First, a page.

Mental health professionals have a duty to be aware of both what a patient reports to them and what they can observe directly while working toward specific treatment goals. Their records normally keep track of four important aspects of therapy:

  • Subjective information - What their patient reports.
  • Objective information - Information that doesn't come from the patient, but can be observed or is reported by other people.
  • Assessment - What the therapist believes is going on after considering the subjective and objective information discovered during the session.
  • Planning - Upcoming steps to reach the treatment goals.

E-mail and chat based counseling removes much or all of the objective information a counselor can use to help their client make sense of their lives. This can prolong the therapy process and even distract the patient and therapist from identifying some important treatment goals.

Another consideration is that sometimes what the patient sees as a problem is a symptom of a more complex issue. For instance, people with bipolar disorder may only see a therapist when they are feeling depressed, and hide the super-energized manic stages. This can hinder them from receiving an accurate diagnosis and appropriate medication to control their condition. The end result is that they can become entangled in numerous treatments for depression that fail to give the patient permanent ways to manage their lives.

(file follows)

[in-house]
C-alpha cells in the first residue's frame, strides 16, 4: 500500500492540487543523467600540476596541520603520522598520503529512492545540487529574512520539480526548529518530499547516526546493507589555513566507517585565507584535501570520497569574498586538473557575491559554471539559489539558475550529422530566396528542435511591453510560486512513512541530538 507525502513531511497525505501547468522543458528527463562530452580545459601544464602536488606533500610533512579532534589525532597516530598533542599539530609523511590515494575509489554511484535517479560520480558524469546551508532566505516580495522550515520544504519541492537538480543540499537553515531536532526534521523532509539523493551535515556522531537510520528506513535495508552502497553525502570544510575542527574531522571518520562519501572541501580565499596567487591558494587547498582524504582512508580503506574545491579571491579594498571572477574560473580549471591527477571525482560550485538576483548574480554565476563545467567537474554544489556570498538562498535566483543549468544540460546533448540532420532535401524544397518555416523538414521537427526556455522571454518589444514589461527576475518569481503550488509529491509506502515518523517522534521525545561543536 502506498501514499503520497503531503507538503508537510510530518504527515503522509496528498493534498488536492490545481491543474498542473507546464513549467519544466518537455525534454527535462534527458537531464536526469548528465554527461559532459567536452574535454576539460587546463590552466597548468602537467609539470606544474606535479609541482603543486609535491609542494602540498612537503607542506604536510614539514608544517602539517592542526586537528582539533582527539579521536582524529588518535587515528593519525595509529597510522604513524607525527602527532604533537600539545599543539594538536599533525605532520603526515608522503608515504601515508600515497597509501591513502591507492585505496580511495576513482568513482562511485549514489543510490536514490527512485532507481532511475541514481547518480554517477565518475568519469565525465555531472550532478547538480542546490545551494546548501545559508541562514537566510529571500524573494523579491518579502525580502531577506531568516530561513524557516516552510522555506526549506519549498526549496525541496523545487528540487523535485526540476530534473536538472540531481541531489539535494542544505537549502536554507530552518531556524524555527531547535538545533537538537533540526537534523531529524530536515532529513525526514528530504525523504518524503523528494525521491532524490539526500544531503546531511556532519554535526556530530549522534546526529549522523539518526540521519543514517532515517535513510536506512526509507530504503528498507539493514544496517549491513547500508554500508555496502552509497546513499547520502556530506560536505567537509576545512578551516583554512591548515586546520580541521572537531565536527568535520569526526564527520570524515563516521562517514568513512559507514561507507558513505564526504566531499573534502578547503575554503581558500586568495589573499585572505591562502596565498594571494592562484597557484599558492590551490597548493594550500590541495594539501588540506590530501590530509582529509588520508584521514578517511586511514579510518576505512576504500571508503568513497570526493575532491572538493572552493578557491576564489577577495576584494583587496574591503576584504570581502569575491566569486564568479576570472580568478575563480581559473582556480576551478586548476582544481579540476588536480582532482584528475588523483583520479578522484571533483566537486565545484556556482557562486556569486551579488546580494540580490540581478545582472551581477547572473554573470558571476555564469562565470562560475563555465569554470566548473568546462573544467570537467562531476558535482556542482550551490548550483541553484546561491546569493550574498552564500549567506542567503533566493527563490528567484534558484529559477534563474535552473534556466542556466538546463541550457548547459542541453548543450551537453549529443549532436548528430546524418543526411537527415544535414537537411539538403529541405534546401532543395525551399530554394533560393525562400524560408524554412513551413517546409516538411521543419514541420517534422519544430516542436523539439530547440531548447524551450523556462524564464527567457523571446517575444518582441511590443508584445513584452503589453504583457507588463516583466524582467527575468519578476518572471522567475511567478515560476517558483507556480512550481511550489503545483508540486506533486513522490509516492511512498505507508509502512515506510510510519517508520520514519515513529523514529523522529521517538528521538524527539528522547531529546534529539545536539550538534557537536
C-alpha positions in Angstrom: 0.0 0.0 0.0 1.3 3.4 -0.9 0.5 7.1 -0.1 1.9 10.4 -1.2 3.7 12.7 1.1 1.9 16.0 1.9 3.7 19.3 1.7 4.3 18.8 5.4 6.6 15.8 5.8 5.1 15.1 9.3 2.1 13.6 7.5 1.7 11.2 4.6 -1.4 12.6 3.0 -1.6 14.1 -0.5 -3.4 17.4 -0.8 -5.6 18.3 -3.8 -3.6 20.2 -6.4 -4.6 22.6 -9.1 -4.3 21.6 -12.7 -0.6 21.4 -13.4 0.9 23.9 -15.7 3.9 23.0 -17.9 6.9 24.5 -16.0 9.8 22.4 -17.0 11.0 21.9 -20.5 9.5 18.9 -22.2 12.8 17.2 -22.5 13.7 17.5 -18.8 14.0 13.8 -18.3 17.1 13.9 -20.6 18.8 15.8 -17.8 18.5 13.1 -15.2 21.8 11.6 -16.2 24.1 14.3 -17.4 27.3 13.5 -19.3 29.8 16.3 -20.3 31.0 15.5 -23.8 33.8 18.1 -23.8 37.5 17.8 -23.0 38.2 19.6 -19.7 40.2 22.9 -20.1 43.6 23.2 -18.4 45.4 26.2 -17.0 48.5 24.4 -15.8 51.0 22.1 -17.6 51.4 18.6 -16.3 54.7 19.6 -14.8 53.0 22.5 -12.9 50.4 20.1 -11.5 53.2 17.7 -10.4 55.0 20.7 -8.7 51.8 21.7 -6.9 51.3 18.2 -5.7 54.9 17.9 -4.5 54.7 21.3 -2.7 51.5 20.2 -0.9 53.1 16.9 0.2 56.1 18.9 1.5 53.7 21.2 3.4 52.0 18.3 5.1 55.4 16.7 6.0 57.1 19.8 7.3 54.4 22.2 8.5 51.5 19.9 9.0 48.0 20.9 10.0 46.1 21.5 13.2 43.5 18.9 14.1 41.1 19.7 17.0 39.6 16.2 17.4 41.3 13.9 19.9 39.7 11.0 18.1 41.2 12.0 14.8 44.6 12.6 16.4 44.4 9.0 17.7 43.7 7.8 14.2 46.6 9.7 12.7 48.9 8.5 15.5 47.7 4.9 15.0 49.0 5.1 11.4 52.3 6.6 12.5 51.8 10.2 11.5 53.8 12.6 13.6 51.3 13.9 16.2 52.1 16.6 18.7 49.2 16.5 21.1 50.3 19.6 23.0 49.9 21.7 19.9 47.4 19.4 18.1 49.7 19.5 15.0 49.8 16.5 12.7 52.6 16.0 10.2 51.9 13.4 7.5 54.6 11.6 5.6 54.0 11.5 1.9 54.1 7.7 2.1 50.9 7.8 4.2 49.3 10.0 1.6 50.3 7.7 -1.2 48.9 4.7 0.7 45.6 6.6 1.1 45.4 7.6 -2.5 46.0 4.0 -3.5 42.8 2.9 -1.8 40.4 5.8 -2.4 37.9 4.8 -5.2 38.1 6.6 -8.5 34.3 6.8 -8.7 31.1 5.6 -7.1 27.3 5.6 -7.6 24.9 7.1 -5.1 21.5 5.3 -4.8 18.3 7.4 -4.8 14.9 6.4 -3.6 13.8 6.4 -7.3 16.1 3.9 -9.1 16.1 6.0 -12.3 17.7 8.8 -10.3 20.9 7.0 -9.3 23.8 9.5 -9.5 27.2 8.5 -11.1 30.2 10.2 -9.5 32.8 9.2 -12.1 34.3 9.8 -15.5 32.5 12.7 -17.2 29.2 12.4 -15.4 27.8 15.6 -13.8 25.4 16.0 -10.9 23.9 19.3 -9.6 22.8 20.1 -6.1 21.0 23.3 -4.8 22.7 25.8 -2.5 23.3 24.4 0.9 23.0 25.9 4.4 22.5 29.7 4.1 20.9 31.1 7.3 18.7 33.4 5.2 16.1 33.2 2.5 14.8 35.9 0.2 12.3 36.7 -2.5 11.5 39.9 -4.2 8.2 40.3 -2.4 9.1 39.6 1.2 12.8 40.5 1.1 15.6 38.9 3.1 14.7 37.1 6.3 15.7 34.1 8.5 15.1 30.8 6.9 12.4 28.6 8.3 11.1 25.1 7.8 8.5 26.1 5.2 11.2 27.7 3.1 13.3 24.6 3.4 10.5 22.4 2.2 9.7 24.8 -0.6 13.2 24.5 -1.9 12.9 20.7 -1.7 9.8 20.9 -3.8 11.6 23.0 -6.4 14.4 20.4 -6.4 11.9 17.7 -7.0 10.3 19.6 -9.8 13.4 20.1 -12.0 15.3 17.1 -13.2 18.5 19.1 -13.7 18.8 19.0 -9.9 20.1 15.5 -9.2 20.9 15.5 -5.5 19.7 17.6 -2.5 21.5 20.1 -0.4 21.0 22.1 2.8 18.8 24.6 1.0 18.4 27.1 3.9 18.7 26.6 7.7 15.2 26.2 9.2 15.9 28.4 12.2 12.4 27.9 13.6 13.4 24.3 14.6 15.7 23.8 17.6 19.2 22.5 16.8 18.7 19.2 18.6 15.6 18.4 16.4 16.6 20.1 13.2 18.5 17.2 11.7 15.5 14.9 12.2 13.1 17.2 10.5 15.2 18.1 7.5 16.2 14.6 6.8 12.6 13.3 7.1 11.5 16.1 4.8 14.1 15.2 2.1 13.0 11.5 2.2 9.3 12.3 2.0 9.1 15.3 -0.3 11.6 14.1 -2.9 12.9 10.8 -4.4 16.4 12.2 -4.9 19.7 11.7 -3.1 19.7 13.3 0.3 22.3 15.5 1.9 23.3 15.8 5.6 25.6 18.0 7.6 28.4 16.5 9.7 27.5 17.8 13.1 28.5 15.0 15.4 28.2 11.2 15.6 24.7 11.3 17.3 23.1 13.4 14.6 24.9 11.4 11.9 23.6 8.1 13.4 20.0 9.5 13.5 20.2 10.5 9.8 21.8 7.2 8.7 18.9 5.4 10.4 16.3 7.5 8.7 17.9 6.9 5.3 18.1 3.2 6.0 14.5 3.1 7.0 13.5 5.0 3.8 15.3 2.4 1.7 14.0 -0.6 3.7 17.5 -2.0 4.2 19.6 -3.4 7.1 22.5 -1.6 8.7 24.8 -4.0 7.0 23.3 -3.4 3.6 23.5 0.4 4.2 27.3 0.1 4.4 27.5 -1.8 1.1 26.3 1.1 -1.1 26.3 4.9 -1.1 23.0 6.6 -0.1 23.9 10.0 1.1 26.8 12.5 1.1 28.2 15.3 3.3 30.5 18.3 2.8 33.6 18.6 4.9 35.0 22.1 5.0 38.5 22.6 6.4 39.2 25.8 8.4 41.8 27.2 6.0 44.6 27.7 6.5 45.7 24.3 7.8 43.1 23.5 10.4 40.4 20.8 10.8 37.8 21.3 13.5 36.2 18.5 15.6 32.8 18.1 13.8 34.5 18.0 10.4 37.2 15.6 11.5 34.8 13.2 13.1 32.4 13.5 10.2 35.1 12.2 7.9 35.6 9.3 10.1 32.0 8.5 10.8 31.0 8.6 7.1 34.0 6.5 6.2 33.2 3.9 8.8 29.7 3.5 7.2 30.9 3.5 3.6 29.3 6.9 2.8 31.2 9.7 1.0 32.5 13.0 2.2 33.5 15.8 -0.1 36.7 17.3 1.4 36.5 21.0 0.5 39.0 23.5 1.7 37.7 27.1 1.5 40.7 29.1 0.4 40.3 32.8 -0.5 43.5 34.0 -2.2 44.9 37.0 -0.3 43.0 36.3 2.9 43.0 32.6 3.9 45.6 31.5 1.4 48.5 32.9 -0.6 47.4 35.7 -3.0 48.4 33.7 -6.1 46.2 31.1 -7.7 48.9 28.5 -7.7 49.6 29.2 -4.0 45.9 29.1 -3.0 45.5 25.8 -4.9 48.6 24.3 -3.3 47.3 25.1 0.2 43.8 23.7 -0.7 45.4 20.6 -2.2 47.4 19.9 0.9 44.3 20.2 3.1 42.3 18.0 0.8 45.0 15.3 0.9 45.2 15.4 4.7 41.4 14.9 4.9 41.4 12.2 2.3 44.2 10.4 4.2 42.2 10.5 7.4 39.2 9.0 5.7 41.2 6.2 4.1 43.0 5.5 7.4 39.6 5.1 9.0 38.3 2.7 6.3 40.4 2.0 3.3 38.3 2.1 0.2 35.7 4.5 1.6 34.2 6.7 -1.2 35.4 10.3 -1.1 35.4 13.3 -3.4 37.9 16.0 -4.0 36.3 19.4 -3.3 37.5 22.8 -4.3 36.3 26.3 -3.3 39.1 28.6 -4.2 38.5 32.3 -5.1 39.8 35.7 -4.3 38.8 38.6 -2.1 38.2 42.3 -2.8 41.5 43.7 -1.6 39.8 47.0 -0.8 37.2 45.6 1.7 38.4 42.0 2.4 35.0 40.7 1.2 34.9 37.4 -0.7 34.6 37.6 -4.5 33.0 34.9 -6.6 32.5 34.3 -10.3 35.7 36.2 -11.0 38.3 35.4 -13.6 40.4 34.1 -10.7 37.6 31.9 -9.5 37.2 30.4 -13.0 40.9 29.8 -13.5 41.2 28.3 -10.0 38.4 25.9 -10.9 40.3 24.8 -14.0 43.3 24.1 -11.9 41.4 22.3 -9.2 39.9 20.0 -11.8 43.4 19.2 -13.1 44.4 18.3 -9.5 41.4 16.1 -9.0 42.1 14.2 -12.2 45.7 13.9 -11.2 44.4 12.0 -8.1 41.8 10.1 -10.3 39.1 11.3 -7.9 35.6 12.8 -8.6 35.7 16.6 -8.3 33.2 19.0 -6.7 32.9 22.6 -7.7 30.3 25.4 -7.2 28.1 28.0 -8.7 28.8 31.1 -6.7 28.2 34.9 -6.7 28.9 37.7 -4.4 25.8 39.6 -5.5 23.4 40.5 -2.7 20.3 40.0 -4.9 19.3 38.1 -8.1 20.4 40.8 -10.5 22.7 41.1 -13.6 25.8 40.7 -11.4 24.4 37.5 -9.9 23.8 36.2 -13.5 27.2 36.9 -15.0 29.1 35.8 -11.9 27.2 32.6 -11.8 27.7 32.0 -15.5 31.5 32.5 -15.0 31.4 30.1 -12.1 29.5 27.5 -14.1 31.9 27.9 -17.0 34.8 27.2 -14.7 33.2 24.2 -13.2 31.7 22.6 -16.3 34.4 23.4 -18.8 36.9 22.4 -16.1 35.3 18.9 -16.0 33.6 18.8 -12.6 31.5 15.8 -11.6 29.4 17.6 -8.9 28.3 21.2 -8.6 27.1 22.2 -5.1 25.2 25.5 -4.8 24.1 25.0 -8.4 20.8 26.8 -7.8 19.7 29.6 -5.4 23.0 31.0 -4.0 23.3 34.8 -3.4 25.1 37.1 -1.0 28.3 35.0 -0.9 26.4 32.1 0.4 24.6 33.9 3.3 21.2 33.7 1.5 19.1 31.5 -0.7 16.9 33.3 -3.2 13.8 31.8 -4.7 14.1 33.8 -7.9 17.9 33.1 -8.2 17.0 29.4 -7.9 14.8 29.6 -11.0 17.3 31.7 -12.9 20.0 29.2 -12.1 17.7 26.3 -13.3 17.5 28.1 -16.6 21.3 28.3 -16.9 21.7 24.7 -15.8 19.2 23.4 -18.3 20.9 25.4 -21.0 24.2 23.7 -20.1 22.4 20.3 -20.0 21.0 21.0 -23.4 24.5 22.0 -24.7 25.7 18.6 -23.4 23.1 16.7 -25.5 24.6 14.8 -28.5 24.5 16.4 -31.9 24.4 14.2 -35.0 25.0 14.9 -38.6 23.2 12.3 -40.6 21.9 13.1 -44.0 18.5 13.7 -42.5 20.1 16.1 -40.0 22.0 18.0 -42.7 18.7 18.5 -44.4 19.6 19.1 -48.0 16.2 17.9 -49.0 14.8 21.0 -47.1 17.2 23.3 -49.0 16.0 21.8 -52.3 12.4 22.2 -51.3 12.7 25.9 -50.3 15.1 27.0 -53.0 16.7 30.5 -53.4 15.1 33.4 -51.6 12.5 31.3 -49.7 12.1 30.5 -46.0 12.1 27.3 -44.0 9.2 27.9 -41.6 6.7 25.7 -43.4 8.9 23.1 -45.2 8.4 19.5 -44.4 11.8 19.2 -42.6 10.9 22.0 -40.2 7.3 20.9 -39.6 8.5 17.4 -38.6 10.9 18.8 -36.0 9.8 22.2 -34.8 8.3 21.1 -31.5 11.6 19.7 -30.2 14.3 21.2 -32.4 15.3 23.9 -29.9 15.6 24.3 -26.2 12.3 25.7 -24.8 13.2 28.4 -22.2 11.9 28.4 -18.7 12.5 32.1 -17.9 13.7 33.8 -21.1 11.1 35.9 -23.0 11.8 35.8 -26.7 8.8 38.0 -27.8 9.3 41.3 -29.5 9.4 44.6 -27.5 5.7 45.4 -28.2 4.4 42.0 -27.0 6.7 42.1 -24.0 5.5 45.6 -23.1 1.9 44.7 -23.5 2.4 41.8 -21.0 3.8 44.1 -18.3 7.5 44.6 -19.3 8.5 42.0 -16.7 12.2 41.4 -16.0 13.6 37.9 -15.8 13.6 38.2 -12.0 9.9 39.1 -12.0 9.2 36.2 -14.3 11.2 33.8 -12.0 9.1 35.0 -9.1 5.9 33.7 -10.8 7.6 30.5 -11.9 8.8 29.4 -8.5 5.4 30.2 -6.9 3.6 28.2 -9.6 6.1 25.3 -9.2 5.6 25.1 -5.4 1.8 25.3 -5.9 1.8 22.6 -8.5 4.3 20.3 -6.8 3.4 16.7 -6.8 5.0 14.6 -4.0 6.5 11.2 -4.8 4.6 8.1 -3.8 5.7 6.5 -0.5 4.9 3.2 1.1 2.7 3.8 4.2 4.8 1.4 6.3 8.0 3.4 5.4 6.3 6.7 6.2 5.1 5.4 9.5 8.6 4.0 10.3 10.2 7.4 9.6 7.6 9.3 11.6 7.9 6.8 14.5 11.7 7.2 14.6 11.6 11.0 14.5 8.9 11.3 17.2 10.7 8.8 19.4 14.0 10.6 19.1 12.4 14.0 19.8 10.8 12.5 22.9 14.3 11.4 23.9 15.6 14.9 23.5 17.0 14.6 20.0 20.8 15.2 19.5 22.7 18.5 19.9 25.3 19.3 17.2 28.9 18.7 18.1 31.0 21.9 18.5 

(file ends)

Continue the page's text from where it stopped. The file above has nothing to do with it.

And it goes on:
For disorders like addictions or anger management, patients may find it easier to fool their therapist into believing progress is made when they're really spinning their wheels. They can find the "right" answers to give and put on a good show so that they can convince their wives, husbands, friends, or others that they're in counseling and doing what their counselor suggests, while continuing to behave in ways that hurt others.

Finally, before beginning online therapy, people should confirm their therapist's qualifications, areas of expertise, and ensure their therapy sessions will remain confidential. (This includes encrypting data to prevent it from being intercepted.)

The Big Picture About Online Therapy

Online mental health treatment may be an excellent choice for people with anxiety or depressive disorders. People who are sincerely motivated to change their lives for the better can benefit from it without the discomfort or time constraints involved in seeing a local professional.

However, people who are interested in couples therapy, family therapy, or who have complex issues or organic disorders like shizophrenia, bipolar disorder, or personality disorders are less likely to see a benefit from online counseling.


Submit a Comment

  • jellygator profile imageAUTHOR


    6 years ago from USA

    It will be interesting to see how outcome studies reflect this difference as online therapy becomes more entrenched, won't it? Thanks for reading and commenting, Gsidley!

  • gsidley profile image

    Dr. Gary L. Sidley 

    6 years ago from Lancashire, England

    An interesting topic, Jellygate. Voted up.

    In the UK, financial pressures facing our National Health Service are leading the providers of mental health services to look for cheaper options, and online provision and computerised therapies are increasingly being considered.

    Although I suspect there is an important role for such provision for some people with mild to moderate mental health problems, one of the main disadvantages is that there is limited opportunity to develop a therapeutic relationship with the psychologist or counselor. Evidence from outcome studies consistently shows that the quality of the relationship with the therapist is the most potent predictor of a good outcome.